Model Boat Mayhem - Forum

Dry Dock / Shipyard: Builds & Questions => Working Vessels => Topic started by: Tafelspitz on February 25, 2017, 03:39:10 PM

Title: Building the CalderCraft Imara
Post by: Tafelspitz on February 25, 2017, 03:39:10 PM
Well, my Imara kit finally arrived today  :}
As I promised earlier, I'm gonna try and keep a building blog in this here thread.


Today was unpacking day and oh my dog, where are all these parts, bits and pieces supposed to go eventually... what have I gotten myself into?  ok2



Title: Re: Building the CalderCraft Imara
Post by: Baldrick on February 25, 2017, 04:33:45 PM



No plans or instructions  ?  looks interesting  {:-{
Title: Re: Building the CalderCraft Imara
Post by: T33cno on February 25, 2017, 10:30:19 PM
Love it and will watch with great interest :-))
I guess you've gone for twin props?
Title: Re: Building the CalderCraft Imara
Post by: oldiron on February 26, 2017, 03:15:34 AM
Will be atching. thanks to Irishcarguy I've got a kit myself. Will be starting it next winter.

John
Title: Re: Building the CalderCraft Imara
Post by: Tafelspitz on February 26, 2017, 08:27:32 AM
No plans or instructions  ?  looks interesting  {:-{


Yes, there are plans and instructions. Otherwise I'd be completely lost  :embarrassed:


Love it and will watch with great interest :-))
I guess you've gone for twin props?


Thank you! Yes, it's the twin prop version with a twin steam engine for better maneuverability.


Speaking of the steam engine, I just unboxed it and had a closer look at the parts. Very exciting and a wonderful piece of engineering. Brings the golden age of steam into the 21st century  O0









Title: Re: Building the CalderCraft Imara
Post by: derekwarner_decoy on February 26, 2017, 09:12:23 AM
Good evening....may we call you Tafel?

The Imara kit is certainly a complex build assembly and a number of beautifully completed models are available on the WEB for reference and inspiration :-))

Opening up the world of controlling two reversible twin cylinder steam engines [PICCOLO] will pose many questions, however a number of members here will openly offer helpful constructive advice   O0...... Regner model steam components are world renown  ;) ....... for quality in their respective ranges

One interestingly point is there appears to be an individual de-oiler/condenser [REG40453] per engine :o........

The boiler water, or gas tank capacity will dictate run times and hence oiler water discharge requirements 

Many will look forward to your build and do not hesitate to ask any questions......

Derek
Title: Re: Building the CalderCraft Imara
Post by: Will01 on February 26, 2017, 08:26:09 PM
Very nice, this will be interesting to follow
Title: Re: Building the CalderCraft Imara
Post by: Tafelspitz on February 26, 2017, 08:26:45 PM
Good evening....may we call you Tafel?


Hello Derek, and thank you for stopping by!
You may also call me Dominik, or Dom, which is my real life name  ;)

Quote
Opening up the world of controlling two reversible twin cylinder steam engines [PICCOLO] will pose many questions, however a number of members here will openly offer helpful constructive advice   O0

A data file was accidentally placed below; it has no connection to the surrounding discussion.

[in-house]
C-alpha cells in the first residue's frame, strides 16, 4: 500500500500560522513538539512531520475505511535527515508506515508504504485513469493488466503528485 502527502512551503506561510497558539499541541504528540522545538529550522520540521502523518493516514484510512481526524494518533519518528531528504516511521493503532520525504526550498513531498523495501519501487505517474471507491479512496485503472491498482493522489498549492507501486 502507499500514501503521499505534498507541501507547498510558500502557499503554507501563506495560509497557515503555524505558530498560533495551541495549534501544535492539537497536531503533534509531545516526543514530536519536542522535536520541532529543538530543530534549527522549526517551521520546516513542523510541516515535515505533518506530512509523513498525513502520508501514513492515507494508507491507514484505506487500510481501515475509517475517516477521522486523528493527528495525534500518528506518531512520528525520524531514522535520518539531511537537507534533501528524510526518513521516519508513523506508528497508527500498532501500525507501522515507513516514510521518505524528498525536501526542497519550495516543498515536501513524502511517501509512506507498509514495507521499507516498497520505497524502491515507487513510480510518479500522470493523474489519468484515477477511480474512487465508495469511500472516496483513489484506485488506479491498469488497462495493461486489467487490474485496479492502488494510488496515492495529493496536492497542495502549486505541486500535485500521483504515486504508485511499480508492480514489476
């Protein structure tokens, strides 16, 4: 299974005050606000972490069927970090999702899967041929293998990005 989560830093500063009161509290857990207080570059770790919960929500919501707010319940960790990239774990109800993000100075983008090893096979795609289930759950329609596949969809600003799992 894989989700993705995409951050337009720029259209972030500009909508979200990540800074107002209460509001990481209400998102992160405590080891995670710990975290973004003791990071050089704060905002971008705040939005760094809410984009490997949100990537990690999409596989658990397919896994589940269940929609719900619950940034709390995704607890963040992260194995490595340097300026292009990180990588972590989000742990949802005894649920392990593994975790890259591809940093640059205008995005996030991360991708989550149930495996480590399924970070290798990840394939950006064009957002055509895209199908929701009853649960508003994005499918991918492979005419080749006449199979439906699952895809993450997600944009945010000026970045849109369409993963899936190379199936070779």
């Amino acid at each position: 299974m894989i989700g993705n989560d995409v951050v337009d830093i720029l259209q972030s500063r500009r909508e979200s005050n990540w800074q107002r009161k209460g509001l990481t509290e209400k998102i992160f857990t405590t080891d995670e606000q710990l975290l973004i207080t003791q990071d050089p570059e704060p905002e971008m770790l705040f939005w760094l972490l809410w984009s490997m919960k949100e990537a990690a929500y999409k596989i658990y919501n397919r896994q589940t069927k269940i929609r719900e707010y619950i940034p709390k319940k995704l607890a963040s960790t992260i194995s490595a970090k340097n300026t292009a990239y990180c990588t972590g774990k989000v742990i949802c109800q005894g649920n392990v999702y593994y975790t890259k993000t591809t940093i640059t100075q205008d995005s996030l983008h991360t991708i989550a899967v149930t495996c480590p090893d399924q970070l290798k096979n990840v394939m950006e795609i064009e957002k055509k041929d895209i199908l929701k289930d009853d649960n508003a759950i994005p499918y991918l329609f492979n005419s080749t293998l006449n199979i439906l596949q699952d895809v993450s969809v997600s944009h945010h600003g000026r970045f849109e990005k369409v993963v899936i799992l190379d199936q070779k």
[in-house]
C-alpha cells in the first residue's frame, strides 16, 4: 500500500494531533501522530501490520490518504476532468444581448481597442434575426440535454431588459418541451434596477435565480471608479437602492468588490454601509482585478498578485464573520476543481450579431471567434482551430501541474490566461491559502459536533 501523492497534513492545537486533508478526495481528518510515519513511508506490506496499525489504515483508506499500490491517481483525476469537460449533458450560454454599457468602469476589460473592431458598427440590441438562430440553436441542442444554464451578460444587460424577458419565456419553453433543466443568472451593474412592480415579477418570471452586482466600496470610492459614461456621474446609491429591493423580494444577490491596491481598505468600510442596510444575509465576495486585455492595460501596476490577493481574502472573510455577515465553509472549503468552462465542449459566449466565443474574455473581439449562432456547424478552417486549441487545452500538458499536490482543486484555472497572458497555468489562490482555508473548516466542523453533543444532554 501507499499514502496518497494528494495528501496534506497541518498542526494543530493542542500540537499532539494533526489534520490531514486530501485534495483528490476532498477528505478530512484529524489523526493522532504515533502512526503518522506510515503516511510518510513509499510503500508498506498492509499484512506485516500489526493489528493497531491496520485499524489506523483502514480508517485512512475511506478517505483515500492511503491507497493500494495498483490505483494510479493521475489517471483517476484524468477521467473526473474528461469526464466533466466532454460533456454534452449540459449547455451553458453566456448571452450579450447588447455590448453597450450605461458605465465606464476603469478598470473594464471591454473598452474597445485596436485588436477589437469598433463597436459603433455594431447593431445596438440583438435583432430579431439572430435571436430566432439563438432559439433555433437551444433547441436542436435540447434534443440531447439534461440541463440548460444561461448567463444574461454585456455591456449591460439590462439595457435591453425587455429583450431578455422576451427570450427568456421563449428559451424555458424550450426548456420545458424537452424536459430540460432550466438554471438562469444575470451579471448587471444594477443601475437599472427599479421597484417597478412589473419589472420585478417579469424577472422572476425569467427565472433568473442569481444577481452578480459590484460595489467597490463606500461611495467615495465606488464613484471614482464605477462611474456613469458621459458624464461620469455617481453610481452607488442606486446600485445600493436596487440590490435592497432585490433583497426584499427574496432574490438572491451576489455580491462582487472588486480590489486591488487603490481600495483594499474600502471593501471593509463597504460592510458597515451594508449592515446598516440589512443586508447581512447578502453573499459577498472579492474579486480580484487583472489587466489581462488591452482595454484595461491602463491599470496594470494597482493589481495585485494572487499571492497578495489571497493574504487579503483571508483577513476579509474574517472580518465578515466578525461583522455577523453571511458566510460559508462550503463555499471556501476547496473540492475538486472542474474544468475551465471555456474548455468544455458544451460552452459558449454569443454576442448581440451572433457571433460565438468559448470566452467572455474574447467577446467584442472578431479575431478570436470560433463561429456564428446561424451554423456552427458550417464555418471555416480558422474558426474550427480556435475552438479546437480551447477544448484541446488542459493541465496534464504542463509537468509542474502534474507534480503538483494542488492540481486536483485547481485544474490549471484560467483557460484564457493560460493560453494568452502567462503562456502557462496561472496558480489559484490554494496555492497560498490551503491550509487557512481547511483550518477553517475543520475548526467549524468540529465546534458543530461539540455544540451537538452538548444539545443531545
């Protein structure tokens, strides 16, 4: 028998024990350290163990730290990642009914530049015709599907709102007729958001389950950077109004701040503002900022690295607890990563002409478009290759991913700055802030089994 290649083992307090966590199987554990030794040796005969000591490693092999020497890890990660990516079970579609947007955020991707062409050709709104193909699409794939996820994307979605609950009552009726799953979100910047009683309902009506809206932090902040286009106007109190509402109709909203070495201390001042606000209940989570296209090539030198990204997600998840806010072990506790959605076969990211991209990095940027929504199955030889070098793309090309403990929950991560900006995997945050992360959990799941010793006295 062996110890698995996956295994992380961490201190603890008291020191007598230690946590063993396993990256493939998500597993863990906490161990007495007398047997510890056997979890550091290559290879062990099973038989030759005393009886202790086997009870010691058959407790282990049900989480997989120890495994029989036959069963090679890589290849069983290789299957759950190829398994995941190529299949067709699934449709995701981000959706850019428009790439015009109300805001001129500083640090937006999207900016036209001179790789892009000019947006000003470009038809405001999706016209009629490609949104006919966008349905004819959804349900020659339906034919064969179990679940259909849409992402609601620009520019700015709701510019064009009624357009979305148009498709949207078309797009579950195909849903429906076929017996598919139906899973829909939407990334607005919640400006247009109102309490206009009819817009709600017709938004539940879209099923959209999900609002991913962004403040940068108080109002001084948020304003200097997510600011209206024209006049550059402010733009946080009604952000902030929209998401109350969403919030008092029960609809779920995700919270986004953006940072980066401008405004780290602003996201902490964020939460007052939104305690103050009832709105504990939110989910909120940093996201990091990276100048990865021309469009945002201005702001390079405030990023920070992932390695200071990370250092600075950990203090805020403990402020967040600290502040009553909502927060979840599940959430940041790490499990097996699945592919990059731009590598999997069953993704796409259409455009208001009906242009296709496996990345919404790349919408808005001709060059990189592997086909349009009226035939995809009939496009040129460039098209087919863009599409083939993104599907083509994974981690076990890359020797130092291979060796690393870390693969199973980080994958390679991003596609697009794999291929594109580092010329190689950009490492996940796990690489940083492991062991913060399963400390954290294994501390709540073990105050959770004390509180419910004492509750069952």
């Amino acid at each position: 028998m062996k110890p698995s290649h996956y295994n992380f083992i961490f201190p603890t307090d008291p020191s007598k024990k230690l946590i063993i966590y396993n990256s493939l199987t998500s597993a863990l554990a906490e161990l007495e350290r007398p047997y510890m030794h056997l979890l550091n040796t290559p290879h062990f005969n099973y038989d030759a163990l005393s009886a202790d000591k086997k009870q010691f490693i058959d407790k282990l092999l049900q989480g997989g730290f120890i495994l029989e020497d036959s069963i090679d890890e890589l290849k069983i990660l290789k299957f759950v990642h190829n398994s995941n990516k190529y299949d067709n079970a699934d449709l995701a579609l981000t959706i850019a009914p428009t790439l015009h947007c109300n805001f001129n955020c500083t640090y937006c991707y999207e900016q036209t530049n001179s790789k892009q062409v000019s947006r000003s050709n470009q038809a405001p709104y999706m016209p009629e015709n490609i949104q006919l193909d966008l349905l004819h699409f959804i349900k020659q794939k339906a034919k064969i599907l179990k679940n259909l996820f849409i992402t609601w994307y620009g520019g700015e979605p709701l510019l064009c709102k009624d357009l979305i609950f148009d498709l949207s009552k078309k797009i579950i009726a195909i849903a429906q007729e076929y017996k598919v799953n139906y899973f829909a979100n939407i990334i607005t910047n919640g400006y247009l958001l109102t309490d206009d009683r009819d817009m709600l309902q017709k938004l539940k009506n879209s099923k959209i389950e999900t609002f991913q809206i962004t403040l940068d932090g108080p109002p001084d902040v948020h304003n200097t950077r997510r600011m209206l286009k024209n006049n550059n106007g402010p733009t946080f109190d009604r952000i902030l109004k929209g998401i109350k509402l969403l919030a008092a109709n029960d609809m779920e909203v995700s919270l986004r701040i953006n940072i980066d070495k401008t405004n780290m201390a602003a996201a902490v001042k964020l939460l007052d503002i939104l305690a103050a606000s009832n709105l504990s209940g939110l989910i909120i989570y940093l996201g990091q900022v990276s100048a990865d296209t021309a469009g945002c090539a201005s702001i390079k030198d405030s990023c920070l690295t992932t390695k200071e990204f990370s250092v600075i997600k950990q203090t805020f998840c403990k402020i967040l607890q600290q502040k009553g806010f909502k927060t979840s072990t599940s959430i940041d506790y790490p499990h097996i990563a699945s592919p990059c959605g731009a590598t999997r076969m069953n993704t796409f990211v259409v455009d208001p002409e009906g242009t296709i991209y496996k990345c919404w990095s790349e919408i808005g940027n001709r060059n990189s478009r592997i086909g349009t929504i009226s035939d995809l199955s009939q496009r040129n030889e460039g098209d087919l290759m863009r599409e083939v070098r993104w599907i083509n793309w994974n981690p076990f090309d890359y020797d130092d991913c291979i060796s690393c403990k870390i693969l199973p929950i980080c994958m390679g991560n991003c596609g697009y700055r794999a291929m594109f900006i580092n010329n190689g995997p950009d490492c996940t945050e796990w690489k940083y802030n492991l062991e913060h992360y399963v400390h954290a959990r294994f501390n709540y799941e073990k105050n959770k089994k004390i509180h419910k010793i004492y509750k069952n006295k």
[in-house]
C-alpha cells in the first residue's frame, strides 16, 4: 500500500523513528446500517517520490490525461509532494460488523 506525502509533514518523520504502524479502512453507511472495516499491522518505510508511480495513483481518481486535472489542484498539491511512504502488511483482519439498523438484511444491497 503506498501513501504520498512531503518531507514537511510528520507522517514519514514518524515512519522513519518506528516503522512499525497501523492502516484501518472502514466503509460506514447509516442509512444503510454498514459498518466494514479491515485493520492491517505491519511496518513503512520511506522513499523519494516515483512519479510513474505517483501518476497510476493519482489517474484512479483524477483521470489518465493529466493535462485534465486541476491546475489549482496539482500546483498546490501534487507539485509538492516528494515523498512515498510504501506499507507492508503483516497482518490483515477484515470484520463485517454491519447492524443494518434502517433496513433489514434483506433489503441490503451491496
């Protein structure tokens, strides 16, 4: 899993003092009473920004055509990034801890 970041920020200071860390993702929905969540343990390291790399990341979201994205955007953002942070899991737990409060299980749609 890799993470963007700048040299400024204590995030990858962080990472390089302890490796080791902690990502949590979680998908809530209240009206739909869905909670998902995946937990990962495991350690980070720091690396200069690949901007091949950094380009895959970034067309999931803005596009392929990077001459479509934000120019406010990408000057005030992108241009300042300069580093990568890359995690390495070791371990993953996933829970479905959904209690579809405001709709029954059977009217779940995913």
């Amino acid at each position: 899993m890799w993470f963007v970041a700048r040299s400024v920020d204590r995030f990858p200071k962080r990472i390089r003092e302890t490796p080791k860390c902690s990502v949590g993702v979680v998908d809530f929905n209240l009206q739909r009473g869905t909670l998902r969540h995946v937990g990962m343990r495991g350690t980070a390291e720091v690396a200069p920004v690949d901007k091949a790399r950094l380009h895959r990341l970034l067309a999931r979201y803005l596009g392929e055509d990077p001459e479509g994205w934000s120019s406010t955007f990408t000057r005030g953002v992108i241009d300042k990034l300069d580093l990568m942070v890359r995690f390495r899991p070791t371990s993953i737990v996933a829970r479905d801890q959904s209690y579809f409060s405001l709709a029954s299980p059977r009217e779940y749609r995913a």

Yes, that will certainly be an interesting point once I get there. Shhhhh, can you hear an RC kit with a proportional mixer coming up somewhere in the not too distant future?
%%
Quote
One interestingly point is there appears to be an individual de-oiler/condenser [REG40453] per engine :o ........


Yes, there are indeed two of these, and according to the manual that came with the kit, that's the way it is supposed to be. Is that unusual?
Title: Re: Building the CalderCraft Imara
Post by: ballastanksian on February 26, 2017, 11:59:47 PM
Hi Dom,

The pewter castings look very nice indeed. I hope they have no 'stepping' and that the mould lines are minimal. It makes cleaning up so much easier.

A tip for filing or 'fettling' pewter and white metal is to rub some talc into the teeth of the file first as this helps prevent them from getting clogged up with pewter that you then have to pick out unless you have a file rake.

This will be another good topic to follow in the late Winter and into Spring. I hope that the Summer will be fine for when you get her on the water for ballast and running tests.

Title: Re: Building the CalderCraft Imara
Post by: Tafelspitz on February 27, 2017, 08:15:08 AM
The pewter castings look very nice indeed. I hope they have no 'stepping' and that the mould lines are minimal. It makes cleaning up so much easier.


Well, most of them look decent enough, but the A-Frames for the prop shafts have some substantional mould lines. I cleaned them up using my Dremel and a rotary polishing tool, but there are some areas I couldn't reach with it that are going to need some manual attention.

[/size]
Quote
A tip for filing or 'fettling' pewter and white metal is to rub some talc into the teeth of the file first as this helps prevent them from getting clogged up with pewter that you then have to pick out unless you have a file rake. [/size]


Some very useful advice there, thank you! I just added baby powder to my shopping list :-))